Lovastatin is structurally similar to the HMG, a substituent of the endogenous substrate of HMG-CoA reductase. Lovastatin is a prodrug that is activated in vivo via hydrolysis of the lactone ring. The hydrolyzed lactone ring mimics the tetrahedral intermediate produced by the reductase allowing the agent to bind with 20, 000 times greater affinity than its natural substrate. The bicyclic portion of lovastatin binds to the coenzyme A portion of the active site.
The primary cause of cardiovascular disease is atherosclerotic plaque formation. Sustained elevations of cholesterol in the blood increase the risk of cardiovascular disease. Lovastatin lowers hepatic cholesterol synthesis by competitively inhibiting HMG-CoA reductase, the enzyme that catalyzes the rate-limiting step in the cholesterol biosynthesis pathway via the mevalonic acid pathway. Decreased hepatic cholesterol levels causes increased uptake of low density lipoprotein (LDL) cholesterol and reduces cholesterol levels in the circulation. At therapeutic doses, lovastatin decreases serum LDL cholesterol by 29-32%, increases high density lipoprotein (HDL) cholesterol by 4.6-7.3%, and decrease triglyceride levels by 2-12%. HDL cholesterol is thought to confer protective effects against CV disease, whereas high LDL and triglyceride levels are associated with higher risk of disease.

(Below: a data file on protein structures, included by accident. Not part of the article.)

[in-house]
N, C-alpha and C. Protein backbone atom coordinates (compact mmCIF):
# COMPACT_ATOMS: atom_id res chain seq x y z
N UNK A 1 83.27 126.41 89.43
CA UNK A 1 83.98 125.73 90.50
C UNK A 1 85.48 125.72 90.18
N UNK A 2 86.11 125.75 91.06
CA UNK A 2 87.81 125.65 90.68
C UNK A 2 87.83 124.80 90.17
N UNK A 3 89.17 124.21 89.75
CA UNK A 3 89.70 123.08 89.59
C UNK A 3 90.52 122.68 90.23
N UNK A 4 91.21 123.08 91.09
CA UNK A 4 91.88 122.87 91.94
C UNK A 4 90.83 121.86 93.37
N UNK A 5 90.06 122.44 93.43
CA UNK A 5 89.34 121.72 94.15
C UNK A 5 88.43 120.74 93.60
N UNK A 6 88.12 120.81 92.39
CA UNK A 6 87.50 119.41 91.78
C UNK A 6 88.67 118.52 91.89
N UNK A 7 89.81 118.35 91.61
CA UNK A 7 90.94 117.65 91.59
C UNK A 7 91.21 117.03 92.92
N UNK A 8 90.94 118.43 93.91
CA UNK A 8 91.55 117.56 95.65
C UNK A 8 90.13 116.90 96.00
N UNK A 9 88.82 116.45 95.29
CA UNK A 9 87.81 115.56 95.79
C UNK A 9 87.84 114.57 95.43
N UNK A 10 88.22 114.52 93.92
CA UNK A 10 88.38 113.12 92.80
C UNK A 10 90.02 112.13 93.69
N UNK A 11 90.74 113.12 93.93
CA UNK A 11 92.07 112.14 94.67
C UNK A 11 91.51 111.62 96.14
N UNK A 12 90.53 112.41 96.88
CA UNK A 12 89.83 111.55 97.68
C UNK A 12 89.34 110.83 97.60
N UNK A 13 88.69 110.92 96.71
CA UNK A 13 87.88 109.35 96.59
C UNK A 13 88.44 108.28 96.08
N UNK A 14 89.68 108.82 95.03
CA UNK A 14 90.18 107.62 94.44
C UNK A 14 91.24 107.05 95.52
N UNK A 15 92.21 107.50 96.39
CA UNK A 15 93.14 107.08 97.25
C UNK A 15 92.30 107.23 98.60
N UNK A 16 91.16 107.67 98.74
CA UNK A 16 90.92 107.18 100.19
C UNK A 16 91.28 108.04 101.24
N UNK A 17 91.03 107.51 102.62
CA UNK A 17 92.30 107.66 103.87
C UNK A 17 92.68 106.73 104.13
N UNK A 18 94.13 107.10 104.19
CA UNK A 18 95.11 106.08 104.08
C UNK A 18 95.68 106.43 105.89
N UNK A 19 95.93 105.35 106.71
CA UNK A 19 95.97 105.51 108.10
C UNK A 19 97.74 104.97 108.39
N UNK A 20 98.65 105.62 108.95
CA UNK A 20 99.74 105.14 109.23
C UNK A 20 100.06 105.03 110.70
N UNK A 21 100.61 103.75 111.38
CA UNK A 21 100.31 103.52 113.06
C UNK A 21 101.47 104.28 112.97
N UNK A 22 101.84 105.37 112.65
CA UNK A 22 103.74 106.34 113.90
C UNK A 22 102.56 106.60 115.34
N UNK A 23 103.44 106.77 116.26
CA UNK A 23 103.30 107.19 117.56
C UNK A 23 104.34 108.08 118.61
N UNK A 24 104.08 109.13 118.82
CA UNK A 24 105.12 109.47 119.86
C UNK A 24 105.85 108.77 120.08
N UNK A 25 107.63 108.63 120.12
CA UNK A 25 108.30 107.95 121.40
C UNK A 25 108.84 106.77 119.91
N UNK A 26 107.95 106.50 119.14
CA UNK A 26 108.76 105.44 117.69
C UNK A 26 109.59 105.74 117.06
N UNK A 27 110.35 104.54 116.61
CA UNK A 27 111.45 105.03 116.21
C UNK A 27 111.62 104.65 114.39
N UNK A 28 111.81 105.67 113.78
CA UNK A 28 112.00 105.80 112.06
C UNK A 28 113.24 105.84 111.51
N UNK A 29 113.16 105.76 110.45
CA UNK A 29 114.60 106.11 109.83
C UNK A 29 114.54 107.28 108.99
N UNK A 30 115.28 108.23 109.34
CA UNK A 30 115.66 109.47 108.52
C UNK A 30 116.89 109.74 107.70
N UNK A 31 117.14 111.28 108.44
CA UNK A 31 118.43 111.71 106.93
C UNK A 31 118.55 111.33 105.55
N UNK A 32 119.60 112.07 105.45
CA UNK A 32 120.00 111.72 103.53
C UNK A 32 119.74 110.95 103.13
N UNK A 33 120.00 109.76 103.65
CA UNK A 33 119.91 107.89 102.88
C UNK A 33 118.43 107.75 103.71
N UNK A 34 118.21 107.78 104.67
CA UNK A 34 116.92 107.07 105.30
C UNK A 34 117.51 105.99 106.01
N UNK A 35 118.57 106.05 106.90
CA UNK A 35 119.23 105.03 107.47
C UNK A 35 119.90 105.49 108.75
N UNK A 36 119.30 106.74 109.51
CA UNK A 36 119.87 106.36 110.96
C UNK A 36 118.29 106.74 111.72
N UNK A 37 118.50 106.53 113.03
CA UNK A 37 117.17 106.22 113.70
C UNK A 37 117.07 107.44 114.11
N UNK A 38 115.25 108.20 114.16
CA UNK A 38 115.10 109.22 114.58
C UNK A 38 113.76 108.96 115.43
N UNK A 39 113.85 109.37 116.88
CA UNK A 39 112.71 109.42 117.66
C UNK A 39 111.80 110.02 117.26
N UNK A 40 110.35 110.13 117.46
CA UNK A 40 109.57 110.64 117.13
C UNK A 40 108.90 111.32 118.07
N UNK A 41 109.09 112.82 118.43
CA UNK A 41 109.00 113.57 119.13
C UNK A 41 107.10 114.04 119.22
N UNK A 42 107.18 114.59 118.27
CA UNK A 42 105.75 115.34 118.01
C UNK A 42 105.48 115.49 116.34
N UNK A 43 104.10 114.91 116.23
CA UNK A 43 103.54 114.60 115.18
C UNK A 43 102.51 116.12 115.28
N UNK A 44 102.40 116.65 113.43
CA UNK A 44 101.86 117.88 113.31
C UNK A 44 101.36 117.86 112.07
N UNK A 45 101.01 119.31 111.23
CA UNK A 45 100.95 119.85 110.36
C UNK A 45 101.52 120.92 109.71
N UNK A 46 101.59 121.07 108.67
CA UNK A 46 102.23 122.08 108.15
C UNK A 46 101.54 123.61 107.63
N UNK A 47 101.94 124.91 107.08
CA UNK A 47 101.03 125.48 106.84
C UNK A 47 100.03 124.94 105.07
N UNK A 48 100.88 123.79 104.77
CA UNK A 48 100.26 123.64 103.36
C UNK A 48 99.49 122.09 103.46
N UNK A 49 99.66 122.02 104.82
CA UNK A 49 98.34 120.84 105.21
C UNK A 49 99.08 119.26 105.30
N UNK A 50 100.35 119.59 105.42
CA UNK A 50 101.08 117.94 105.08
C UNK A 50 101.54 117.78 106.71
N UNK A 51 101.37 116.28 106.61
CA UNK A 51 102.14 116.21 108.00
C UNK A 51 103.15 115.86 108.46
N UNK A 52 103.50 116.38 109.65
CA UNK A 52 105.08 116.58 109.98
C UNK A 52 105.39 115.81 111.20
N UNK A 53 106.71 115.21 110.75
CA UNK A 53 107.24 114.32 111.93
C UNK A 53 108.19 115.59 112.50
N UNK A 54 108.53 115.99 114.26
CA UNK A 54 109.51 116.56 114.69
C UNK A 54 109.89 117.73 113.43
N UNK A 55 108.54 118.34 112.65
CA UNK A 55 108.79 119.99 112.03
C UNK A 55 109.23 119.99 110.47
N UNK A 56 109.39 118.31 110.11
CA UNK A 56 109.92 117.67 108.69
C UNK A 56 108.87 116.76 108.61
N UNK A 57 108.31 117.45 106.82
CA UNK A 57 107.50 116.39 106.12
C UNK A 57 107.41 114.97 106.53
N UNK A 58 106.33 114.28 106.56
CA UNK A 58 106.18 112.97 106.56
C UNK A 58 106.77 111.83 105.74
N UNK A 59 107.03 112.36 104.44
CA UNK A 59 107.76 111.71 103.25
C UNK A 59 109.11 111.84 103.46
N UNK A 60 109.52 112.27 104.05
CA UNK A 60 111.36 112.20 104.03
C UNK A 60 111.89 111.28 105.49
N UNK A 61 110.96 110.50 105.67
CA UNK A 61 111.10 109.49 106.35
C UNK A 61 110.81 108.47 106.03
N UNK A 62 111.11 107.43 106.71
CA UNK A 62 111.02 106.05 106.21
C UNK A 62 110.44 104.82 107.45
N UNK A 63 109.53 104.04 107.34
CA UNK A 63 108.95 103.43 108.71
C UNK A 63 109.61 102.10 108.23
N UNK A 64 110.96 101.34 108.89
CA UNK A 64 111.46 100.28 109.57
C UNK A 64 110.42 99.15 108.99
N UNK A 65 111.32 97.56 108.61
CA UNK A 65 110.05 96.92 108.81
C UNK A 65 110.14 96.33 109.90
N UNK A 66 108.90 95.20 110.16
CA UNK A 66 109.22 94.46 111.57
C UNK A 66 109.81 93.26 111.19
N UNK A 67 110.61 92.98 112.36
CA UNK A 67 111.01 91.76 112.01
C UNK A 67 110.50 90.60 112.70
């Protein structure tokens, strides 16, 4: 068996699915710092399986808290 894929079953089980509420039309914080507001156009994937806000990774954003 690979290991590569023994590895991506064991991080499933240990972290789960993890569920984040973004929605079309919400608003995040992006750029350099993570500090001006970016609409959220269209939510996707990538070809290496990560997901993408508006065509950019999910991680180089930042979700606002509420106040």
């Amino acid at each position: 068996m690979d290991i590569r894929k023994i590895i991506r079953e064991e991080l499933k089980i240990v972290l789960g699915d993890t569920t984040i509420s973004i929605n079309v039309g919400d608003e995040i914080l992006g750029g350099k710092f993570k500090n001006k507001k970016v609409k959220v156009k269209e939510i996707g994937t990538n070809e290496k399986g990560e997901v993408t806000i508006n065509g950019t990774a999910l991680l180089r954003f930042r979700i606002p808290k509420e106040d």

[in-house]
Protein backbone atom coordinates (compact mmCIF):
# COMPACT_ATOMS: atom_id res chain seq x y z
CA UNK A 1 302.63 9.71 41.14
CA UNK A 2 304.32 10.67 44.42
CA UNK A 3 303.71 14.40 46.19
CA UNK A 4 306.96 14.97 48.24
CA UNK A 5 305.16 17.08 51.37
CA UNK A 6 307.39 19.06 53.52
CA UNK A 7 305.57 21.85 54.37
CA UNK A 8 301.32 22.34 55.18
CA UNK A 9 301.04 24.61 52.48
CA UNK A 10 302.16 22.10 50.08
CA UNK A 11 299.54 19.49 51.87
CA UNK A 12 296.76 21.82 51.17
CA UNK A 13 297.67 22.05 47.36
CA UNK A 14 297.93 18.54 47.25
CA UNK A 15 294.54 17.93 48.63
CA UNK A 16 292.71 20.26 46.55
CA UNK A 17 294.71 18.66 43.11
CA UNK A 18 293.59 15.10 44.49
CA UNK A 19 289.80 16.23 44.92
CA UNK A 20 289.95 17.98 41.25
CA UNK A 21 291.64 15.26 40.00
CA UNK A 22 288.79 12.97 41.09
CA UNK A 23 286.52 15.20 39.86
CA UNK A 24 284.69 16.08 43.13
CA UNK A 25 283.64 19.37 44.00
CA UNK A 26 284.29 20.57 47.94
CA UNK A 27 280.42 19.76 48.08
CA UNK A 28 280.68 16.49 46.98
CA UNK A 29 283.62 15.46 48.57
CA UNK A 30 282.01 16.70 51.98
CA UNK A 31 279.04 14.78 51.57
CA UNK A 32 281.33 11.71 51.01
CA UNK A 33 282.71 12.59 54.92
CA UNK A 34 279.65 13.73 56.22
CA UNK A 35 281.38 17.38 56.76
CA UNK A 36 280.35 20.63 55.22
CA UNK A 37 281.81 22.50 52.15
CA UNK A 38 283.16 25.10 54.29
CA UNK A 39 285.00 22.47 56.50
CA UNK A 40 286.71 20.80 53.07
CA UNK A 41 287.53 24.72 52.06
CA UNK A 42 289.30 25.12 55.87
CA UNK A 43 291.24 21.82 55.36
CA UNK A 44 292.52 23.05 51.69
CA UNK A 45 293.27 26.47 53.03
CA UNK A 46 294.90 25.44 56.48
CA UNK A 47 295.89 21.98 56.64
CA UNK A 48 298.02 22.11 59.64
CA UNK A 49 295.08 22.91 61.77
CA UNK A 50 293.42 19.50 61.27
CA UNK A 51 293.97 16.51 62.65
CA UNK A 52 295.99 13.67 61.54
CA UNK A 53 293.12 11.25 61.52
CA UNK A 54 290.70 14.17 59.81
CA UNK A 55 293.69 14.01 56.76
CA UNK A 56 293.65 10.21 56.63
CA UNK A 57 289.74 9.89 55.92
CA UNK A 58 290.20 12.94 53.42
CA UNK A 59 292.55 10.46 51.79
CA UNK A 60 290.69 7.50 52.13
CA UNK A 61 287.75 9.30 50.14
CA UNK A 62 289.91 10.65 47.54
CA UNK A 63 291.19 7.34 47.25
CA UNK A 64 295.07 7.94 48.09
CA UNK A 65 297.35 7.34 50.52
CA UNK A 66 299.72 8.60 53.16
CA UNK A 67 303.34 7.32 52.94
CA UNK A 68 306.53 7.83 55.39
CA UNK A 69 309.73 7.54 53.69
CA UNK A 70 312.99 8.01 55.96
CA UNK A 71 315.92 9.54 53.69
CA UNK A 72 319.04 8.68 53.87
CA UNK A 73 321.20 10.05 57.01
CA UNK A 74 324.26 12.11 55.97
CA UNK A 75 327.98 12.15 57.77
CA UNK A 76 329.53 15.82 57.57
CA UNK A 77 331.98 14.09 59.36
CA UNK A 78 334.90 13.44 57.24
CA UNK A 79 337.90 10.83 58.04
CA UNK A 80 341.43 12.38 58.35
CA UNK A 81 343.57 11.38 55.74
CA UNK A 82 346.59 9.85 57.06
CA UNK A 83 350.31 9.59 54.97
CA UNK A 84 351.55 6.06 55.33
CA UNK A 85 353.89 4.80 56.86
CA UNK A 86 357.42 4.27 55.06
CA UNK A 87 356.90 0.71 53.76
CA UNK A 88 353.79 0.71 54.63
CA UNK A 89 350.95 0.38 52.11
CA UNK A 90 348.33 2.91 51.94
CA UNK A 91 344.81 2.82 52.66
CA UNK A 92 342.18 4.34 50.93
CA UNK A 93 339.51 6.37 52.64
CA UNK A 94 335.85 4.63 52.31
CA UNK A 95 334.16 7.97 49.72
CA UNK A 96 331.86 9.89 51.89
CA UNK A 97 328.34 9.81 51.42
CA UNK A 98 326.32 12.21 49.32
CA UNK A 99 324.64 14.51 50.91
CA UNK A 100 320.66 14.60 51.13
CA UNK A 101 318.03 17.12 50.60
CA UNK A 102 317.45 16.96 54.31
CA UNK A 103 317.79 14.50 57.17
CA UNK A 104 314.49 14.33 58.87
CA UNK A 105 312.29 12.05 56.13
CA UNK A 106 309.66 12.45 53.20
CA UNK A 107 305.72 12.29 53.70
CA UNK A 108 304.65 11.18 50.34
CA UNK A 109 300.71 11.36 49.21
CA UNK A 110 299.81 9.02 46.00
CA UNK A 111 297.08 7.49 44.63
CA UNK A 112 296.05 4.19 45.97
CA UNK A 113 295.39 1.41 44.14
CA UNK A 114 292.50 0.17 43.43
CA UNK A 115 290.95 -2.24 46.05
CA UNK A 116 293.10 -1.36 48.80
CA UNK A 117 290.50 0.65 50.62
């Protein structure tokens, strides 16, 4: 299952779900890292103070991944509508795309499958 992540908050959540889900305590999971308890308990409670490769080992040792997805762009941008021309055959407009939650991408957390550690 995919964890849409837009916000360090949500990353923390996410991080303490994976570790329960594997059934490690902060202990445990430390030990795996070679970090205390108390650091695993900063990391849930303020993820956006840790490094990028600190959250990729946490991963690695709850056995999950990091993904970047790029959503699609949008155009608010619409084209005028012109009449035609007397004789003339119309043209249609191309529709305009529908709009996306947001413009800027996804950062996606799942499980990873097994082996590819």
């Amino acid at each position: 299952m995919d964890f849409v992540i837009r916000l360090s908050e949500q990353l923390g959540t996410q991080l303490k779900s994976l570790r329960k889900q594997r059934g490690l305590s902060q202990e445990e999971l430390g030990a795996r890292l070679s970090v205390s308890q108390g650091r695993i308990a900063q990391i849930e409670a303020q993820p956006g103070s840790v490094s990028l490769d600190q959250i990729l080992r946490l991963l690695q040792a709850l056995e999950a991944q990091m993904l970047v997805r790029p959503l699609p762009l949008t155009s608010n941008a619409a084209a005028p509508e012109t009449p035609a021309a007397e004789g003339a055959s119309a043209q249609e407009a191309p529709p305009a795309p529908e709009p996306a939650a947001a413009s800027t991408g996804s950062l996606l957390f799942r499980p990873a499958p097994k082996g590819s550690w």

Undergoes first pass hydrolysis to active metabolites _-hydroxyacid and 6'-hydroxy dervative.
LD50>1000 mg/kg (orally in mice)